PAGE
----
"I hope [the project] doesn't cave in to the latest mob screaming Not In My Back Yard." --Tom Tekel, Cencor
And herein lies the rub, the distinction that separates the People's Republic from the City on a Hill. Many members of the Neighbors of Triangle Park, readily and irrevocably equating "suburban" and "commercial" with "bad," come across as radical and unrealistic not only to Cencor but also to their own neighborhood leaders. And even the NTP leaders, who are neither radical nor unrealistic, are well aware that no matter how noble and wise their aims might be, they have to dig their own channel to get their message across. The established Central Austin NAs, on the other hand, just elected an entire City Council and deserve more credit than most for turning Austin from a pro-developer sprawlbox into an incipient neighborhood Mecca. It's not much of an exaggeration to say that the entire New Austin planning approach -- the Citizens Planning Committee, the Sustainable Communities Initiative, the neighborhood planning project, the new revisions to the Land Development Code, the Traditional Neighborhood District, and all the other NewUrbCompactCity stuff -- was born, or at least assembled, in and around Hyde Park.
And right at the threshhold of neighborhood victory, along comes Triangle Square to give the whole New Austin deal a swift kick in the butt. On the one hand, New Urbanist doctrine depends on its planning ideas -- mixed-use, traffic-free and walkable, designed for gathering and interaction, heavy on the green space, a 24-hour community built on the traditional town-square scale -- being not only desirable but viable economically. And if a NewUrb-style town center isn't viable at the Triangle, where it would connect with well-established neighborhoods with much of the same character, it's hard to say where it would work in Austin. Yet Cencor is betting a big wad of money -- probably too big, truth be told -- that a suburban shopping center is a better idea for this site, and they only need to point to Central Park, which despite the Central Market mystique isn't really any less suburban than Triangle Square, to back them up.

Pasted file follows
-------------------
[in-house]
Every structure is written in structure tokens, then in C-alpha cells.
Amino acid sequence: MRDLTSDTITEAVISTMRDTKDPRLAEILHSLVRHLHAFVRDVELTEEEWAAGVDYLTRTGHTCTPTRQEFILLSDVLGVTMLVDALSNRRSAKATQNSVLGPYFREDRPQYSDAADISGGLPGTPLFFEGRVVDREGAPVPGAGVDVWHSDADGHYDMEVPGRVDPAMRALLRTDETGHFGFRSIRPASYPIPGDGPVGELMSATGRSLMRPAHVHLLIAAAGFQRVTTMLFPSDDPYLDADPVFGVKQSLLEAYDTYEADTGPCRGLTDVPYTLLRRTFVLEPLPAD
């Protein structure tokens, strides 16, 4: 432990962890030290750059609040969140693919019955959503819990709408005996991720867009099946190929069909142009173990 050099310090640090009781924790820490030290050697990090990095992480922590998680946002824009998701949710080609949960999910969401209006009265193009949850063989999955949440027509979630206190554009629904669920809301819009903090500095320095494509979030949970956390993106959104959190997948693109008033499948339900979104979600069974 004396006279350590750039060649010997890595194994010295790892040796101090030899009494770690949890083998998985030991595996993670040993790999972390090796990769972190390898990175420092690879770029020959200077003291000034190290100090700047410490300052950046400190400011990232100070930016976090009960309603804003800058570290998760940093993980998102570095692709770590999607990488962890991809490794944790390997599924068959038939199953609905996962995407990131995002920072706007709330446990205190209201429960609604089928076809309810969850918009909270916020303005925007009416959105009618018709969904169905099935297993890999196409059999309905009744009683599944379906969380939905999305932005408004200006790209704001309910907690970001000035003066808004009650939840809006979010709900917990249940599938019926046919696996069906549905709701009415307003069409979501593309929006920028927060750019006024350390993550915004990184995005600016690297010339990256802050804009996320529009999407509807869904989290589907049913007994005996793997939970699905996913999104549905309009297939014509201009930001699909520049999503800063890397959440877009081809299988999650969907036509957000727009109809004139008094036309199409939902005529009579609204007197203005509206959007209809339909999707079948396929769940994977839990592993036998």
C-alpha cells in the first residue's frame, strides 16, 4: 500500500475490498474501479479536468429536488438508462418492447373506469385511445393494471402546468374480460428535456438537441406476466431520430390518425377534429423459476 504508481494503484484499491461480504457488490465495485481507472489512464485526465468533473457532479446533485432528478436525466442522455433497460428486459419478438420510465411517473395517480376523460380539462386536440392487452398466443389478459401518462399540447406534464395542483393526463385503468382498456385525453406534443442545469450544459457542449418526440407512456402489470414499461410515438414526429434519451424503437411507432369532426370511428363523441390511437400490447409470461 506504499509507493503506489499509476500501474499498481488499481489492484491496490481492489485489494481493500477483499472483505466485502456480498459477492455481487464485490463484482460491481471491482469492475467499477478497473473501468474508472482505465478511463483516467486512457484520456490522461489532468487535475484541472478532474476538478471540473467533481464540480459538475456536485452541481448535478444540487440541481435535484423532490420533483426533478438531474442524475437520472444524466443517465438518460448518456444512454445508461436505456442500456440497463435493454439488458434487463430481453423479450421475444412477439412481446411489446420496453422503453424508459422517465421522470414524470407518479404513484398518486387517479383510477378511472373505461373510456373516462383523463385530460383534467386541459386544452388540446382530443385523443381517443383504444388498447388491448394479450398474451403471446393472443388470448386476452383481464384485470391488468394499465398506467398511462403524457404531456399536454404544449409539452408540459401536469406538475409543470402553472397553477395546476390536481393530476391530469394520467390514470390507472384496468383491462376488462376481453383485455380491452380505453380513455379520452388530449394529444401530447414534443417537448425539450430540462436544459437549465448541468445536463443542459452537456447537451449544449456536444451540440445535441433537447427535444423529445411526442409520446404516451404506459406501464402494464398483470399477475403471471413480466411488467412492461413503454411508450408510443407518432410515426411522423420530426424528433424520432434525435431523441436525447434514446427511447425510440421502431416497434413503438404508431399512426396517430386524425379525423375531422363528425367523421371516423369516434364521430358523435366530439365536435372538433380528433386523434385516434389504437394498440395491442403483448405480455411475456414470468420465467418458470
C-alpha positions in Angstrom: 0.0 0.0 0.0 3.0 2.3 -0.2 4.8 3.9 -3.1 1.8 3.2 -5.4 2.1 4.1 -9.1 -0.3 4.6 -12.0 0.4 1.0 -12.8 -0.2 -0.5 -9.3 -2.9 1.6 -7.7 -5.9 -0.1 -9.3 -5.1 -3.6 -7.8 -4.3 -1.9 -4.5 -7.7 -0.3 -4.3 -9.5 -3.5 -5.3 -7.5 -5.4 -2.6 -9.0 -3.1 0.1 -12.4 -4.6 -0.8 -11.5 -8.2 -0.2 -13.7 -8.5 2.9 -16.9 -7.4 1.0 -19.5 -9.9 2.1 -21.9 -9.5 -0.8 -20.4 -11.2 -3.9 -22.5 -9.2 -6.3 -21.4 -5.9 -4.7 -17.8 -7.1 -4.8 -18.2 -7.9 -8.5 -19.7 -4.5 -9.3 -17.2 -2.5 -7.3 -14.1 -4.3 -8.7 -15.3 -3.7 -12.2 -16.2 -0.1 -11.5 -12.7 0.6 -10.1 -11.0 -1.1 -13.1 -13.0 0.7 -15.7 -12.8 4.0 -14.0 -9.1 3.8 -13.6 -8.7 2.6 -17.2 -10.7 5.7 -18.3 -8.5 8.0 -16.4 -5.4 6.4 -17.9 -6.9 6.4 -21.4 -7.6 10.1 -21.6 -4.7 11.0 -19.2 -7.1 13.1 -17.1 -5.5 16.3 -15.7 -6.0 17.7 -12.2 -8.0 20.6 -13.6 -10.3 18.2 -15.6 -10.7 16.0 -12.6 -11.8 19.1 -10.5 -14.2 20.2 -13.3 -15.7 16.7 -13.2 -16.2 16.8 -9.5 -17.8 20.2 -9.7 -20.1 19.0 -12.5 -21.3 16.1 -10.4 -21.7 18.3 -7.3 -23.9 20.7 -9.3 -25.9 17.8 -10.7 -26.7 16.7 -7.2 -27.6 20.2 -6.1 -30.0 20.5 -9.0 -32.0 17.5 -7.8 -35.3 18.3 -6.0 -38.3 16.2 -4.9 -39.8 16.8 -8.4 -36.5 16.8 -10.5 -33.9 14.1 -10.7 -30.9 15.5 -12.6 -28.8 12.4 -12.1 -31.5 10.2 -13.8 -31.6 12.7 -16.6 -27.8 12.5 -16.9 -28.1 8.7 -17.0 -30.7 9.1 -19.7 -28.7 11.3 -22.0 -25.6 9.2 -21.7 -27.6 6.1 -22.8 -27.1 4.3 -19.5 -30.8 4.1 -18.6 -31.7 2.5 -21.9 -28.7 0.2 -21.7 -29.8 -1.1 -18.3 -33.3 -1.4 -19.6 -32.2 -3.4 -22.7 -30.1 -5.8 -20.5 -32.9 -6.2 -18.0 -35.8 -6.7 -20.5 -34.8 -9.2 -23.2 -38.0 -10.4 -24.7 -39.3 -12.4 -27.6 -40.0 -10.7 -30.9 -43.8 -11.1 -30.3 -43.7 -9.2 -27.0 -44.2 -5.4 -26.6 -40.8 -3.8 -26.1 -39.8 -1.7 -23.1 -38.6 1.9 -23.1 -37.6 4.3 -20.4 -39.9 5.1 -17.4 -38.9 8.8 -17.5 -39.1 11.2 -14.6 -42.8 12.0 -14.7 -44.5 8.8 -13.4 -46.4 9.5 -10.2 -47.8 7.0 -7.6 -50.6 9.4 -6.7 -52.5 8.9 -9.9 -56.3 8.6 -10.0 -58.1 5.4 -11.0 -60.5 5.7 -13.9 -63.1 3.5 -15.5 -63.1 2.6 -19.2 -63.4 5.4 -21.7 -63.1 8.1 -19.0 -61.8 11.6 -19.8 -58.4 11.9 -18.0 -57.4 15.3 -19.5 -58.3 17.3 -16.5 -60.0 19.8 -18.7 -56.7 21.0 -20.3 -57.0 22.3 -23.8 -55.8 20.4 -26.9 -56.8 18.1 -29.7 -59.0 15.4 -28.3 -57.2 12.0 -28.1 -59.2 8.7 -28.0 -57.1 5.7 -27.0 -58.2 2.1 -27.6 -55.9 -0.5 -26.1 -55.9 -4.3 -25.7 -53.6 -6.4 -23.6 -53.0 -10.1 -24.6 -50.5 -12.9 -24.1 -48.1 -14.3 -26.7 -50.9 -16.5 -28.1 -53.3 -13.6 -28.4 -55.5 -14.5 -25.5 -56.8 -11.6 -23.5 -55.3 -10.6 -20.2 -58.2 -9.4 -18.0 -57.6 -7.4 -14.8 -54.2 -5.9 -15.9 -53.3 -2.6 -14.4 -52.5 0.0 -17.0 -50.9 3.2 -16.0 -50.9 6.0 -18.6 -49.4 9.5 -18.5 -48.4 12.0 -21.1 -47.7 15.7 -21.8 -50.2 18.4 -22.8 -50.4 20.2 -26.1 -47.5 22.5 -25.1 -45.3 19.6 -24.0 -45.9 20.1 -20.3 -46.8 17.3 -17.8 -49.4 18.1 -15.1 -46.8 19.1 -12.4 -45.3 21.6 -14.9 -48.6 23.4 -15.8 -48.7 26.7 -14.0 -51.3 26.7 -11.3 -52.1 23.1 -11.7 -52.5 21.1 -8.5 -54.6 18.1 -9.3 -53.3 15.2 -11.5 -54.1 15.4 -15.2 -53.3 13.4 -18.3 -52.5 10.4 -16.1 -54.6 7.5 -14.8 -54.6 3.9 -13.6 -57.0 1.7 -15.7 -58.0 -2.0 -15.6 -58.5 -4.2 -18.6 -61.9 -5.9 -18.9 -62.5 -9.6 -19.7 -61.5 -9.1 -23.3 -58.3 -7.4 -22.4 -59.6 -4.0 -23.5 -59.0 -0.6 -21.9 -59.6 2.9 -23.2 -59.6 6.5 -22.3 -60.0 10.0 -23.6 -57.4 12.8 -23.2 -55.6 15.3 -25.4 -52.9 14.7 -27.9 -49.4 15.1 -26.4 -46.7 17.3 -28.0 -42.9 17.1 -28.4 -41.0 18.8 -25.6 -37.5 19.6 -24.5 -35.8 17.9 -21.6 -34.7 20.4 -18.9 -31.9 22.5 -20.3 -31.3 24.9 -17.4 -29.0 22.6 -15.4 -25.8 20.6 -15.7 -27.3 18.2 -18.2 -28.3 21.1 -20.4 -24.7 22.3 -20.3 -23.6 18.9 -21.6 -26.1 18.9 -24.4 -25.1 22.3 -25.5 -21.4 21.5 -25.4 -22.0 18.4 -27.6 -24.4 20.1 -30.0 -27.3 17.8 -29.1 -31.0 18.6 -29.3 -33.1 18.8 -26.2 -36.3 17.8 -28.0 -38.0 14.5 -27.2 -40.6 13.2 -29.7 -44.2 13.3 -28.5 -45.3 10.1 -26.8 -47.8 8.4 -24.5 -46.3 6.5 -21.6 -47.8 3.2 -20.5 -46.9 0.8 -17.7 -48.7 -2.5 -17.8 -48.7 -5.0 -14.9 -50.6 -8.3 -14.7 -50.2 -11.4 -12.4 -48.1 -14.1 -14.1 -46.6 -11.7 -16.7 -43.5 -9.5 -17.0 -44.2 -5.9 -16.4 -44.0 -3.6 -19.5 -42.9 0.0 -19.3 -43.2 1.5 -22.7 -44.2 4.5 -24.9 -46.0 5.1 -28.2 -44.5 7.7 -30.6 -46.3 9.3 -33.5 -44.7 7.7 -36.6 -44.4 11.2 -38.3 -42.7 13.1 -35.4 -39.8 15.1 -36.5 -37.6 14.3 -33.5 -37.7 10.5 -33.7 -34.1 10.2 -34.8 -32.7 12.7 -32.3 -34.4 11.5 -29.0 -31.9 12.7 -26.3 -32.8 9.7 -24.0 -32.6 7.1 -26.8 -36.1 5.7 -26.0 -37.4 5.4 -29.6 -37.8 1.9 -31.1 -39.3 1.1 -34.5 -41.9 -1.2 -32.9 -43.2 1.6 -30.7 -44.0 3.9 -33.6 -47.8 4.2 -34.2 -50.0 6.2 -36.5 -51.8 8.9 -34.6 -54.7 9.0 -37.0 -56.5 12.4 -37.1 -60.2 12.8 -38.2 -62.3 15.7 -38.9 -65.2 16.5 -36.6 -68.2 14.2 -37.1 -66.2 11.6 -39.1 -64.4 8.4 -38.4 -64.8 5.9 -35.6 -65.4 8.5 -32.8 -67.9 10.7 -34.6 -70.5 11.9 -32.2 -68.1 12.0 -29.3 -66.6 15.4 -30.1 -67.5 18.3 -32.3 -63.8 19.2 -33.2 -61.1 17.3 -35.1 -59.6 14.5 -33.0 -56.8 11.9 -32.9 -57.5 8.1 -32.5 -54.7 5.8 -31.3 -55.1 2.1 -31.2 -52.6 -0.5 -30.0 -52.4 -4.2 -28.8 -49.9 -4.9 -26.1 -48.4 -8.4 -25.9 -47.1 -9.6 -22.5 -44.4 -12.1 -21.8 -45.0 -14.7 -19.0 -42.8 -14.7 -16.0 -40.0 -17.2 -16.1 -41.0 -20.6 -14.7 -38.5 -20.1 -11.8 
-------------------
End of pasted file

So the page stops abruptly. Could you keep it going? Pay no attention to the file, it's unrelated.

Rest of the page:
This inescapable fact, combined with the state's ultimate mastery of the Triangle and the neighborhoods' previous failure to stop, or substantially alter, Central Park when it was first planned, left the NAs with little room to move other than toward negotiations with Cencor. The subsequent uproar -- catalyzed by, or into, the Neighbors of Triangle Park -- may not have been totally unexpected, but it likewise points to flaws in the system that's poised to become the main venue for planning decisions throughout Austin. "One of my concerns here is that the neighborhoods have some real say, which means continued communication with as much of the neighborhood as you can," says Mayor Kirk Watson. "Instead, we ended up with what looked like an agreement that turned out not to be. It's representative of a weakness in our neighborhood system."